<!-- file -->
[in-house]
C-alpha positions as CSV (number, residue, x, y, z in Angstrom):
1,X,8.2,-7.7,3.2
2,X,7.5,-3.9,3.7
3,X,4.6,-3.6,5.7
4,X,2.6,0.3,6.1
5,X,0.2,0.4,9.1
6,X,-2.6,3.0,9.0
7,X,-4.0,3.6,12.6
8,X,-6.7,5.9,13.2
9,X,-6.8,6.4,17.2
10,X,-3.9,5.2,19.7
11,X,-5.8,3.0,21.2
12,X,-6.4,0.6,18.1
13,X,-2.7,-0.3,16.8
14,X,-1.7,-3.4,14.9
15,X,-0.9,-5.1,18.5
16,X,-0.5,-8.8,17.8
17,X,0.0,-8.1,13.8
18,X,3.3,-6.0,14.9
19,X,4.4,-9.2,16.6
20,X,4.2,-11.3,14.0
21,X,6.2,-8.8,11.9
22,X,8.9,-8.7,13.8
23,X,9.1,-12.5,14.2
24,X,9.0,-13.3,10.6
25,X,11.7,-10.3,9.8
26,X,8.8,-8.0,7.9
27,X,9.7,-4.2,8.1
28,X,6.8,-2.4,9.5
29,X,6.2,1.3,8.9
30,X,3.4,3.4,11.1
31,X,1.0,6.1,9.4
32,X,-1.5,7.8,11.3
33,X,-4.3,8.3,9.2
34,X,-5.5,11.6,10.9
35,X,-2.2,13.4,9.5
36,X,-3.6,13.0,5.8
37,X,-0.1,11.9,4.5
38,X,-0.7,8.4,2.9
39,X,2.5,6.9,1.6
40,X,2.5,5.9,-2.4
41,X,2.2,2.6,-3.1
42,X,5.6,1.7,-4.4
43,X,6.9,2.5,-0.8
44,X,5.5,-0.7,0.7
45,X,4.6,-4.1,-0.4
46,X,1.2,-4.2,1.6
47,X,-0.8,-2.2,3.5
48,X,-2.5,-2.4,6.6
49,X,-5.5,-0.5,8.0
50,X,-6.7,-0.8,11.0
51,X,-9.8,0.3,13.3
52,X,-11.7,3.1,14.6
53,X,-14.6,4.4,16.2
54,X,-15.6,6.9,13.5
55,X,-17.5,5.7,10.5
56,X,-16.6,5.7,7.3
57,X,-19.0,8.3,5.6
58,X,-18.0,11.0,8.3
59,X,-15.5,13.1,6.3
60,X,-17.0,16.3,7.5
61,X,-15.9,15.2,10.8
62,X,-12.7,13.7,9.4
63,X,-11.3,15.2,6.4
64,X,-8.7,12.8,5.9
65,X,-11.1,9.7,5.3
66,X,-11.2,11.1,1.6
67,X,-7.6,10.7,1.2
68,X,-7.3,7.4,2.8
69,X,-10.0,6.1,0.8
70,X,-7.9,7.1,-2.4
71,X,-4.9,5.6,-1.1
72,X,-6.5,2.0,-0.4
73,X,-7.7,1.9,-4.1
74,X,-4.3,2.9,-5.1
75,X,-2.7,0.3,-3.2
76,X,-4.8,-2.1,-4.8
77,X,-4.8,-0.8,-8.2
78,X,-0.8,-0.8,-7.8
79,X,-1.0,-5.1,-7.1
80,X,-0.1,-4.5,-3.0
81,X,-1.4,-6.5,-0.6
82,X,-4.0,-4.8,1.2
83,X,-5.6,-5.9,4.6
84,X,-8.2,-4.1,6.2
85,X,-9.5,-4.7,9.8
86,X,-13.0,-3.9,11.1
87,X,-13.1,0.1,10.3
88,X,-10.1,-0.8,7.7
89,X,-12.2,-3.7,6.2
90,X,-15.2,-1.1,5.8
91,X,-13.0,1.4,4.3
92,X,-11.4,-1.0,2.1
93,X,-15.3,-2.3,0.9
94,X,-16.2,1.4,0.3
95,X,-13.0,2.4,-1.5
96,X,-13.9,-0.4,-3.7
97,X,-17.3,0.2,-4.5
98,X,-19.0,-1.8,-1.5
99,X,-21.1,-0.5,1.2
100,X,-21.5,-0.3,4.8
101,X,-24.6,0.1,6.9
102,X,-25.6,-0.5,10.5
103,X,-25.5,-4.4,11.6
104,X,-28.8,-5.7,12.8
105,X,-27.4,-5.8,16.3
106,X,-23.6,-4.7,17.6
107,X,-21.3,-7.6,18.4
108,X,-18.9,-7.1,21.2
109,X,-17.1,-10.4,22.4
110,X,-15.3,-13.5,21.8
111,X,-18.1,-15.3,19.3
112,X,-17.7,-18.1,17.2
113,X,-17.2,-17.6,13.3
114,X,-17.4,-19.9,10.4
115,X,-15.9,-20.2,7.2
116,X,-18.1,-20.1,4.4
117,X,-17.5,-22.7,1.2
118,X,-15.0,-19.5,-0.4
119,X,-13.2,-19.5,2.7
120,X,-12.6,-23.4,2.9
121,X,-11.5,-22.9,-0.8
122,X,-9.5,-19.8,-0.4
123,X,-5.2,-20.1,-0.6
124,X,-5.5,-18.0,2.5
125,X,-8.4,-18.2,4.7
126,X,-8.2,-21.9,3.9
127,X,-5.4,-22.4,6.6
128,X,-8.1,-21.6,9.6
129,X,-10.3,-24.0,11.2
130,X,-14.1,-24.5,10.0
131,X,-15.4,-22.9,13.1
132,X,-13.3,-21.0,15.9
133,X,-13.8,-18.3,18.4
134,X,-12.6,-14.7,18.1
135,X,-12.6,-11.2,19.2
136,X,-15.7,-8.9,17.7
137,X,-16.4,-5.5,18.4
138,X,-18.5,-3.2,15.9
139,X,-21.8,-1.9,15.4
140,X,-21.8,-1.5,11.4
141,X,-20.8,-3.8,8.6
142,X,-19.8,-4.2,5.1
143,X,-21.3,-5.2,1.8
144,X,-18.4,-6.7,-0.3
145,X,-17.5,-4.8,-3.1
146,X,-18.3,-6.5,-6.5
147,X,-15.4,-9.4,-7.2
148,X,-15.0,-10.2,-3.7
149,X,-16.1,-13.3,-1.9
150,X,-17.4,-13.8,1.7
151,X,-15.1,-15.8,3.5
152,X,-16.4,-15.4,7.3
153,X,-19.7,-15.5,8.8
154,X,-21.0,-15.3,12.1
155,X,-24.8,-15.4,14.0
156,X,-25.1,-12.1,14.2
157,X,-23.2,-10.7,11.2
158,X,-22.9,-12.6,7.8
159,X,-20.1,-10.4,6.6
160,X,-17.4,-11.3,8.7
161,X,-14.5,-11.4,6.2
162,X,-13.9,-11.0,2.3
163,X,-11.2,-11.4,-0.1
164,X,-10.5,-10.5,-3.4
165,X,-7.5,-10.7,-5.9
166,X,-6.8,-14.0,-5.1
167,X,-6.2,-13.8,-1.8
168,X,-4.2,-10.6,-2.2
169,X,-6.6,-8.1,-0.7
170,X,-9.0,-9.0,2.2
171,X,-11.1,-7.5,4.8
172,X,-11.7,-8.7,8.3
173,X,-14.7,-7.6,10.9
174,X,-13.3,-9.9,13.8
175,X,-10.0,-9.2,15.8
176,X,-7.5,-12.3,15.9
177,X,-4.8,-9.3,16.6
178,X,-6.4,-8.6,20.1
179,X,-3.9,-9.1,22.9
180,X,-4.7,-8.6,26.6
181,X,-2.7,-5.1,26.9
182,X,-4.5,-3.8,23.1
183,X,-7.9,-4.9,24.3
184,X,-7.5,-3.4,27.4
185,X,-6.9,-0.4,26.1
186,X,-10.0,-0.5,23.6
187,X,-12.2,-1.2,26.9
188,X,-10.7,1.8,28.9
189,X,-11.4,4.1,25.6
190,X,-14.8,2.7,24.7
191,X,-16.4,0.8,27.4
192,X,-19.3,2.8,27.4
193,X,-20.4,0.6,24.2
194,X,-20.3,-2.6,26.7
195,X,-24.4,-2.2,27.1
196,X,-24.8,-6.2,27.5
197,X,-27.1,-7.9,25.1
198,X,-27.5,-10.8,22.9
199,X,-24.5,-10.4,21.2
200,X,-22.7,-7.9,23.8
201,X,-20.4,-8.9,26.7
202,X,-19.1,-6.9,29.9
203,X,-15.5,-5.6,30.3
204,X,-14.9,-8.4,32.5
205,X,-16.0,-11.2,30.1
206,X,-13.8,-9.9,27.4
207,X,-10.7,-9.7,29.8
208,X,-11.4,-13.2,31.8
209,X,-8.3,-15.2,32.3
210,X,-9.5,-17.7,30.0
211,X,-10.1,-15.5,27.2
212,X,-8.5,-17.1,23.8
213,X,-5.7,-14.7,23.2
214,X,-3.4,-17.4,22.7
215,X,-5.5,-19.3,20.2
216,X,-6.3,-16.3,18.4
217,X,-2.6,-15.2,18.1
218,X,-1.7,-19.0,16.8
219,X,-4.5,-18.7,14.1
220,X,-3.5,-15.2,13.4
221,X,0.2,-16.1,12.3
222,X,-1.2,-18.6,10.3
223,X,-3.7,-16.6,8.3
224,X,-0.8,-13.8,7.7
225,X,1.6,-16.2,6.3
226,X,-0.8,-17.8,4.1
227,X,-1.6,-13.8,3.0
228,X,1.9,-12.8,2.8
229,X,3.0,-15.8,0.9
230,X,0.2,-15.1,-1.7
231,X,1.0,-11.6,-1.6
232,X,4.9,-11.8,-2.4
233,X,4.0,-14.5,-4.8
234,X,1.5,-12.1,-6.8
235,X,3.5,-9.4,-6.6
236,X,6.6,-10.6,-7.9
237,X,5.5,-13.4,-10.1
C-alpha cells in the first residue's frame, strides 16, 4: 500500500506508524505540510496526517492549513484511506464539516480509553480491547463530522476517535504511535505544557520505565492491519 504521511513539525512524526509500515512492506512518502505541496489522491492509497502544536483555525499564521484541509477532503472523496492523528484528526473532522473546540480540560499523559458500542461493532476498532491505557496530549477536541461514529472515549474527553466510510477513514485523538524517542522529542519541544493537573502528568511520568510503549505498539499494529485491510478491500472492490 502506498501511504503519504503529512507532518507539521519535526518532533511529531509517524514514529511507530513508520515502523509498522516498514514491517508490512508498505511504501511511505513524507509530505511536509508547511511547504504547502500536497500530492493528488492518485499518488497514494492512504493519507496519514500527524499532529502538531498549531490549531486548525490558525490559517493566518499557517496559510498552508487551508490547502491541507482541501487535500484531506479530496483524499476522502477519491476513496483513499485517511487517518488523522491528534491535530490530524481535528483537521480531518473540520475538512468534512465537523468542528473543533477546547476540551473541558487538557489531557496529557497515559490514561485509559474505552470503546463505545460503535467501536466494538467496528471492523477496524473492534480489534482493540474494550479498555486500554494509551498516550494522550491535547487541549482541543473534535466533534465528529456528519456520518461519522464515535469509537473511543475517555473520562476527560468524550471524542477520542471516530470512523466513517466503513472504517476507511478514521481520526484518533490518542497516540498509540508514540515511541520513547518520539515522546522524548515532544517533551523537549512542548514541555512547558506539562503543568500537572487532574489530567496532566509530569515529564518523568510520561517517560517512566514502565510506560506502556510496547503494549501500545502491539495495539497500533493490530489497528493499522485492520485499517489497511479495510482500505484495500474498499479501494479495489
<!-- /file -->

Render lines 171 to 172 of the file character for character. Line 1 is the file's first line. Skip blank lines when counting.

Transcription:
169,X,-6.6,-8.1,-0.7
170,X,-9.0,-9.0,2.2